Nina Ivanovna Yakushova (Ninotchka, 1939)

Hildegard Johnson (His Girl Friday, 1940)

Eve (The Lady Eve, 1941)

Ilsa Lund (Casablanca, 1942)

Mildred Pierce (Mildred Pierce, 1945)

Margo Channing (All About Eve, 1950)

Norma Desmond (Sunset Blvd, 1950)

Emma “Billie” Dawn (Born Yesterday, 1950)

Rose Sayer (The African Queen, 1951)

Princess Ann (Roman Holiday, 1953)

Sally Bowles (I Am a Camera/Cabaret, 1955, 1972)

Jean Louise “Scout” Finch (To Kill a Mockingbird, 1962)

Mary Poppins (Mary Poppins, 1964)

Martha (Who’s Afraid of Virginia Woolf, 1966)

Jean Brodie (The Prime of Miss Jean Brodie, 1969)

Maude Chardin (Harold and Maude, 1971)

Rebecca Morgan (Sounder, 1972)

Alice Hyatt (Alice Doesn’t Live Here Anymore, 1974)

Mabel Longhetti (A Woman Under the Influence, 1974)

Ripley (Alien series, 1976-1997)

Leia Organa (Star Wars series, 1977-2015)

Annie Hall (Annie Hall, 1977)

Norma Rae Webster (Norma Rae, 1979)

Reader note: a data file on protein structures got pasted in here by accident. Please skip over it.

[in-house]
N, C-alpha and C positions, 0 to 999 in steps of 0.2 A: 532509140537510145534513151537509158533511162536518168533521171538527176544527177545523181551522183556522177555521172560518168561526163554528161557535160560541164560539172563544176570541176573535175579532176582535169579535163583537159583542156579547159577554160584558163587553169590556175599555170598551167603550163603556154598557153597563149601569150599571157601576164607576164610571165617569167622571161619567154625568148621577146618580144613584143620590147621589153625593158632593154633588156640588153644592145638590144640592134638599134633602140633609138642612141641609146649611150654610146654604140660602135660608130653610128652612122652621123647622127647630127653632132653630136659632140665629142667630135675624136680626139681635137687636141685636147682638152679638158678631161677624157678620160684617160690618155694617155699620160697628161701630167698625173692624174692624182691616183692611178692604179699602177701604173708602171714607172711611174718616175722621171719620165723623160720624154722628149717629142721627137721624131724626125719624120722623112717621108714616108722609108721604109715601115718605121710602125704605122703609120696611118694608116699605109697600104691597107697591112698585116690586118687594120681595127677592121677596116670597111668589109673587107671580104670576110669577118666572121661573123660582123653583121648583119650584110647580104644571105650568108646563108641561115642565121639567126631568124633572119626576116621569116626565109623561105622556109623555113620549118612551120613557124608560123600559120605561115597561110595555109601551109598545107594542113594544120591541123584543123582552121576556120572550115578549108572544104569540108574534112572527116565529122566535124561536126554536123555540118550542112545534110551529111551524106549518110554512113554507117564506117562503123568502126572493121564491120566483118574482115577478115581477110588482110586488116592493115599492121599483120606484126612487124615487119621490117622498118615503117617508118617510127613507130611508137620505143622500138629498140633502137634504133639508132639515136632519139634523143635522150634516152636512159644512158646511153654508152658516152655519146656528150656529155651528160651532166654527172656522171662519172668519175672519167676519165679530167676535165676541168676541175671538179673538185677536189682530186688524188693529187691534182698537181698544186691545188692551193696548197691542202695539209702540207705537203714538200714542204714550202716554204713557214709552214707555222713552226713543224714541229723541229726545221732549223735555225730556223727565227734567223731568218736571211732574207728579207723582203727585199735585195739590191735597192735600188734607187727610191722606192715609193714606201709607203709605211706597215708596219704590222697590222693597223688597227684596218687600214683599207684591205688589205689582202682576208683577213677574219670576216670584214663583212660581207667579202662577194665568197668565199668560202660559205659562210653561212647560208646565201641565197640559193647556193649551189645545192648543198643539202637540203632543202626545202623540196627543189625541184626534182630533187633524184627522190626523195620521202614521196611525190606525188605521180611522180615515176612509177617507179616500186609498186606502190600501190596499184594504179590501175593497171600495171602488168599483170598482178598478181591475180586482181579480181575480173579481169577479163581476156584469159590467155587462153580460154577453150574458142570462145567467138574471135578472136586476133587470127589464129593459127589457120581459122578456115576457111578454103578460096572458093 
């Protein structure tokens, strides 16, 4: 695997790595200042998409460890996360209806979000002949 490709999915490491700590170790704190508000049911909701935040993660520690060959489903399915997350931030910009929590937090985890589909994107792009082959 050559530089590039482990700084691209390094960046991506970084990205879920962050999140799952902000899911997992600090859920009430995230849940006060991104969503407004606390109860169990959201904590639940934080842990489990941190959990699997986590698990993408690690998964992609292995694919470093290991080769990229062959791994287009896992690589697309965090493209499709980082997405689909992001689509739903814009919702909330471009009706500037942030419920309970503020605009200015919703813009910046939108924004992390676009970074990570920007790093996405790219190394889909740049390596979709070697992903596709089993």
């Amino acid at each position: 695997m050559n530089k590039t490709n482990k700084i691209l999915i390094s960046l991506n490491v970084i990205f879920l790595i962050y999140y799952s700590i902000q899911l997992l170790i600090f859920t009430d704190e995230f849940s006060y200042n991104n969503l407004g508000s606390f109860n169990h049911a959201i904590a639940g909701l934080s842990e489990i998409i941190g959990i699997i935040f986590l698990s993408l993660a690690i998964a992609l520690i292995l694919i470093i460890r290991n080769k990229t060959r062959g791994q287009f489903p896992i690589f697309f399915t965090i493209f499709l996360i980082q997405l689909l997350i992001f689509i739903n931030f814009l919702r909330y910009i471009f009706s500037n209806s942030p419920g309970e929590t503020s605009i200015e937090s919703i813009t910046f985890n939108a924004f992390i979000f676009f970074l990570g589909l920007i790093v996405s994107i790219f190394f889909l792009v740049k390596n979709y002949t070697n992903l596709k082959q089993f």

Doralee (9 to 5, 1980)

Aurora Greenway (Terms of Endearment, 1983)

Sarah Connor (Terminator 1 & 2, 1984, 1991)

Lucy Honeychurch (A Room with a View, 1985)

Loretta Castorini (Moonstruck, 1987)

Jane Craig (Broadcast News, 1987)

Annie Savoy (Bull Durham, 1988)

Tess McGill (Working Girl, 1988)

Louise Sawyer (Thelma & Louise, 1991)

Thelma Dickinson (Thelma & Louise, 1991)

Clarice Starling (The Silence of the Lambs, 1991)

Ada McGrath (The Piano, 1993)

Marge Gunderson (Fargo, 1996)

Jackie Brown (Jackie Brown, 1997)

Laine Hanson (The Contender, 2000)

Yu Shu Lien (Crouching Tiger, Hidden Dragon, 2000)

Hermione Granger (Harry Potter series, 2001-2011)

Paikea (Whale Rider, 2002)

The Bride (Kill Bill 1 & 2, 2003-2004)

Miranda Priestly (The Devil Wears Prada, 2006)

Ree (Winter’s Bone, 2010)

Katniss Everdeen (The Hunger Games series, 2012-2015)

Olivia (Boyhood, 2014)

Furiosa (Mad Max: Fury Road, 2015)

Ma (Room, 2015)

Elle (Grandma, 2015)

For AWFJ notes on individual films, check the countdown links presented above or type the film title in the search box.

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2016 AWFJ EDA Awards in the News